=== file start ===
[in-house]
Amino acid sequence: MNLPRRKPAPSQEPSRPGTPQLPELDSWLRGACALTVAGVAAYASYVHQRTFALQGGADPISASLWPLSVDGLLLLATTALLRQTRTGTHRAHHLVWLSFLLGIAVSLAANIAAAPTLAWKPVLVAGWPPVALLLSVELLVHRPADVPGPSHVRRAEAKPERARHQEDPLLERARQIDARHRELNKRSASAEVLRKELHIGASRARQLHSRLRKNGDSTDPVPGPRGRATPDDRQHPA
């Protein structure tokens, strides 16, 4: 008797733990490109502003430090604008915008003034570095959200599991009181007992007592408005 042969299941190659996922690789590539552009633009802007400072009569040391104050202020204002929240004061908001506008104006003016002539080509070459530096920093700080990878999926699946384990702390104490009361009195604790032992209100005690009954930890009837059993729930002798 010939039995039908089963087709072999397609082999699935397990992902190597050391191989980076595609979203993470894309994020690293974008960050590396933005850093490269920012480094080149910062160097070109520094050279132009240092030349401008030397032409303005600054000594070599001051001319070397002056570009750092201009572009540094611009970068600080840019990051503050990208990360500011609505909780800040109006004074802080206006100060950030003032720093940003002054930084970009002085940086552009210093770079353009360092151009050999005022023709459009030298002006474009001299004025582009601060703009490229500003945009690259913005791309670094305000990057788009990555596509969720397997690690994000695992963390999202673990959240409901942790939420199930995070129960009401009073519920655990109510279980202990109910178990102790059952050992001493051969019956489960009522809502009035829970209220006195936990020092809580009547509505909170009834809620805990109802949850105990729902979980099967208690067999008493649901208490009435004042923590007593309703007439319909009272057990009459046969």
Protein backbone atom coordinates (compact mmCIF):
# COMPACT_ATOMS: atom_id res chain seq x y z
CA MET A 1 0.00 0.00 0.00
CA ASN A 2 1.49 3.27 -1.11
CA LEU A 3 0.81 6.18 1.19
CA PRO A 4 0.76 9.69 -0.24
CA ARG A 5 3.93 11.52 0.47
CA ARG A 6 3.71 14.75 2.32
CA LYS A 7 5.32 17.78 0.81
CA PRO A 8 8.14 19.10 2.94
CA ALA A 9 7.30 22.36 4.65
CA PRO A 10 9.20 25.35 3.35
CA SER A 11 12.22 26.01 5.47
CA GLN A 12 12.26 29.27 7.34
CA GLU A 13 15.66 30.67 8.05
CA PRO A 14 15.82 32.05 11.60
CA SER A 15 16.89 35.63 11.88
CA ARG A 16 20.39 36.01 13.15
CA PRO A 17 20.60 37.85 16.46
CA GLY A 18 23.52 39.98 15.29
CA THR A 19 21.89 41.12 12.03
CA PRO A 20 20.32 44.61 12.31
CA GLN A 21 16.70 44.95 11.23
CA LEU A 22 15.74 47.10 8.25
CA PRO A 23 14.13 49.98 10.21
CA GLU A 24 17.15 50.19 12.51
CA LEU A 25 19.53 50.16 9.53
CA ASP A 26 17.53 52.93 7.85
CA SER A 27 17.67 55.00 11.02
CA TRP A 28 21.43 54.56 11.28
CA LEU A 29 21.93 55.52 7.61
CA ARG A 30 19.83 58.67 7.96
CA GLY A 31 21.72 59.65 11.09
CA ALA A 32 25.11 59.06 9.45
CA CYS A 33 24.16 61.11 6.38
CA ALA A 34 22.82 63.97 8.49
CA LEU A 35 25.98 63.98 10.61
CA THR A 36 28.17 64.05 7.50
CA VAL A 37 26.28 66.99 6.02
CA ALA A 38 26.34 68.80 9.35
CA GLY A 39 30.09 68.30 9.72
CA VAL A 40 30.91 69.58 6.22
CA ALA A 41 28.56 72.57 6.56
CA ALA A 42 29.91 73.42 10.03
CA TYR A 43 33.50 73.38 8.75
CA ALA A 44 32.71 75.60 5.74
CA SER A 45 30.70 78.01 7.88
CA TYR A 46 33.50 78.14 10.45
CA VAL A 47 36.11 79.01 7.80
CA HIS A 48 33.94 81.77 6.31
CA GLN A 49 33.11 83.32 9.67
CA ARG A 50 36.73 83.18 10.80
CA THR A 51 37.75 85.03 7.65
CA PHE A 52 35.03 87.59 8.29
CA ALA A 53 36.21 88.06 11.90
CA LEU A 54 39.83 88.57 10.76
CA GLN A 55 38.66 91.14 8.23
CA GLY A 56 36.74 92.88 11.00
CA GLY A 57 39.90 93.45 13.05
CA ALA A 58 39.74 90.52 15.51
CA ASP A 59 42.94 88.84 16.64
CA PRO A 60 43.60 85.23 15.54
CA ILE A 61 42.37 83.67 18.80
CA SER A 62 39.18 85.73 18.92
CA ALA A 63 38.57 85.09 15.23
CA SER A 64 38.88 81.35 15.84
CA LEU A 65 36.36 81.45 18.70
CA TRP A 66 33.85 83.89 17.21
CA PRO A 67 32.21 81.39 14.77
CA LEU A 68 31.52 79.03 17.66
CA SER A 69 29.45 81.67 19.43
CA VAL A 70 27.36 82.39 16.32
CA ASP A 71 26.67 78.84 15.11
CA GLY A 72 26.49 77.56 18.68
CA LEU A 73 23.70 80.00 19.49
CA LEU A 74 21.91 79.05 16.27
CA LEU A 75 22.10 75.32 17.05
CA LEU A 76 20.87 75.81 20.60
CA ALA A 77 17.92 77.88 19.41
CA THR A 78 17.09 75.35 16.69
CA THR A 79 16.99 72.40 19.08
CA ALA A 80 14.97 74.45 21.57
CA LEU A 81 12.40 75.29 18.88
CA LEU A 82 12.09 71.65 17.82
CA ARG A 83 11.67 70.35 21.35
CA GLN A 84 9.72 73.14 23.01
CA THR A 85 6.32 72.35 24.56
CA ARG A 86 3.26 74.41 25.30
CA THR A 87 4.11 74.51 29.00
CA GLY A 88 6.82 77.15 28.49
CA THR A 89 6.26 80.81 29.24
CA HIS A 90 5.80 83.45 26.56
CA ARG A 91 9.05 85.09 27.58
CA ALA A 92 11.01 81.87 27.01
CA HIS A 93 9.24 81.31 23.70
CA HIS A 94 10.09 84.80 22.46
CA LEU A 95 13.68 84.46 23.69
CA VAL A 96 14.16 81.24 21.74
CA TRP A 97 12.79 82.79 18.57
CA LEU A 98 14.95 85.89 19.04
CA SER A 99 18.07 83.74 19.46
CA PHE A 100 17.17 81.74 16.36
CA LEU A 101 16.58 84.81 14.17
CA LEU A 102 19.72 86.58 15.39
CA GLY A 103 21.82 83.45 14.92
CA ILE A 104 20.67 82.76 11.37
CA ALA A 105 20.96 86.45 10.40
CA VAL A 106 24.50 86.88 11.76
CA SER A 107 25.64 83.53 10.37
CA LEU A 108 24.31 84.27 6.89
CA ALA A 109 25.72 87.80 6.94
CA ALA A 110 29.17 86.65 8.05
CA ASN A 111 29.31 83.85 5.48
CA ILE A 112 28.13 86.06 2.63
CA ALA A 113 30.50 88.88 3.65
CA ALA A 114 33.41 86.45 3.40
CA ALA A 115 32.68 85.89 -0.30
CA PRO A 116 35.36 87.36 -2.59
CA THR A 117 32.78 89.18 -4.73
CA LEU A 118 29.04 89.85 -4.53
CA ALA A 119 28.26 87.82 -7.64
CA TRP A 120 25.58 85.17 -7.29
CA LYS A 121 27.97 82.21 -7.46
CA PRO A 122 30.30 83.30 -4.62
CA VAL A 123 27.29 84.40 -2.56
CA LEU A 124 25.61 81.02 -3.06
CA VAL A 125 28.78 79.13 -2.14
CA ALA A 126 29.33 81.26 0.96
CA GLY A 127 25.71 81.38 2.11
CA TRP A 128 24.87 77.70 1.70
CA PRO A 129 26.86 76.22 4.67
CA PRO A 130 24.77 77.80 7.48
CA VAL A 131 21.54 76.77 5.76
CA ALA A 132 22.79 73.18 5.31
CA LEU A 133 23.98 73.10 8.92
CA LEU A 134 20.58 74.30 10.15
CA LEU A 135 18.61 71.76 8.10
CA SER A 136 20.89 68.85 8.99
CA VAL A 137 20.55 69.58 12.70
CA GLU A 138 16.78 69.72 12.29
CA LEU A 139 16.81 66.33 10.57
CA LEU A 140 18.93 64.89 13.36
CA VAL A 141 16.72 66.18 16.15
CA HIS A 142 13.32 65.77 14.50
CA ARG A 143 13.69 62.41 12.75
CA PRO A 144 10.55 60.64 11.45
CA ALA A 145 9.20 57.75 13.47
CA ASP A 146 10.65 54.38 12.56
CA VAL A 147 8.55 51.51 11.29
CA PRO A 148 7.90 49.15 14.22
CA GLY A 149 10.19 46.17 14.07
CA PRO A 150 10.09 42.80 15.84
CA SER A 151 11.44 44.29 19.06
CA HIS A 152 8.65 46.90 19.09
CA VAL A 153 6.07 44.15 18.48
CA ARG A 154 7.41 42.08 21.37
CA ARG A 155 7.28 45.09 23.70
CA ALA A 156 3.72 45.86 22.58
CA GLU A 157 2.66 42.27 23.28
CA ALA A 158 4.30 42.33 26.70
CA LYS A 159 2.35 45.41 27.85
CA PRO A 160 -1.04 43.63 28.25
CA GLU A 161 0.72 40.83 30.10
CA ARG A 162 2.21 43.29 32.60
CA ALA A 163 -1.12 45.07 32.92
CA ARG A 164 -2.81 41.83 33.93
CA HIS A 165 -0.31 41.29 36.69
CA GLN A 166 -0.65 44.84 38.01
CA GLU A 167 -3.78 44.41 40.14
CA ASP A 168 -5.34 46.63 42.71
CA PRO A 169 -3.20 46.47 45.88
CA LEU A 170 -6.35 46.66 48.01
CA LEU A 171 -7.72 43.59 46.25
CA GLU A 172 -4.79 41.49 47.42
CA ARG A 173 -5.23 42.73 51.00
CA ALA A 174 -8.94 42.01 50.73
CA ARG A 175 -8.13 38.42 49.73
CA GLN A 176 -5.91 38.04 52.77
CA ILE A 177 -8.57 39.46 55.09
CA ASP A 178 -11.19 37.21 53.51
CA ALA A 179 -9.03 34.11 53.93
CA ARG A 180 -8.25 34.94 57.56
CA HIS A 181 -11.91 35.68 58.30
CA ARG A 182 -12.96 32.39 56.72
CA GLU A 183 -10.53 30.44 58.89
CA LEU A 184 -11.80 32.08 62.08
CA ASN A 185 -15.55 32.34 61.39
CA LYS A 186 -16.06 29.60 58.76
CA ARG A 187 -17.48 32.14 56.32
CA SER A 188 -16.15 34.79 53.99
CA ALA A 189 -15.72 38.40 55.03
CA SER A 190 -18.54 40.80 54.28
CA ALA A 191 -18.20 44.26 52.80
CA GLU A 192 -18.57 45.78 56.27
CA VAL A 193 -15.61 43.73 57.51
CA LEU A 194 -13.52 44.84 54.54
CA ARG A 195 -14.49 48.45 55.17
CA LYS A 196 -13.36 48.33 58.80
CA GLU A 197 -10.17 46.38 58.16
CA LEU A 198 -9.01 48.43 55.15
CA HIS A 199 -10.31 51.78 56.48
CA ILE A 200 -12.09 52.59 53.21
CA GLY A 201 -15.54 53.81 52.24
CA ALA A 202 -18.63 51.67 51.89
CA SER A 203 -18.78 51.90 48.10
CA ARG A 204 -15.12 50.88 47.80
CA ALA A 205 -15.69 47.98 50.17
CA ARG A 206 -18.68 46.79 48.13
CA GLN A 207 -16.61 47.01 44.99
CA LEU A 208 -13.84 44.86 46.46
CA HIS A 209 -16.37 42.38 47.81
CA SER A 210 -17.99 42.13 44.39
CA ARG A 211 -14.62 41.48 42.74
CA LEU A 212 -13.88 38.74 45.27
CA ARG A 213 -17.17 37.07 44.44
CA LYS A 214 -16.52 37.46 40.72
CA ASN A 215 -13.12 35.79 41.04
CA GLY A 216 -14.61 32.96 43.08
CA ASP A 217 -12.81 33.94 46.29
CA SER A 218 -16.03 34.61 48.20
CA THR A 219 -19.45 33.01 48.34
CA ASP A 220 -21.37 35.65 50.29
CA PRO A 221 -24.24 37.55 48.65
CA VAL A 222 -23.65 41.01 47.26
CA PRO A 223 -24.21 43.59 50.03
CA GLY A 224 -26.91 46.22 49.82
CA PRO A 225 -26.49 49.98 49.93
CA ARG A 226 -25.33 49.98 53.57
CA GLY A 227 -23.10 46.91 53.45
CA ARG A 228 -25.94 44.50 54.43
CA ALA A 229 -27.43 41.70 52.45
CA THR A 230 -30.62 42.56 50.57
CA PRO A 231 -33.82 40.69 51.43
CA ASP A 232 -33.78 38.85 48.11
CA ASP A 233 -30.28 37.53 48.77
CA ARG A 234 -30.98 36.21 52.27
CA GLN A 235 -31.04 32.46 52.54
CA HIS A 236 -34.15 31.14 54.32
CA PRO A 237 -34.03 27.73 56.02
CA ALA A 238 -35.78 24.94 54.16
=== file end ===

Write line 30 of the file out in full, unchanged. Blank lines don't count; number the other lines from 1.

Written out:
CA LEU A 25 19.53 50.16 9.53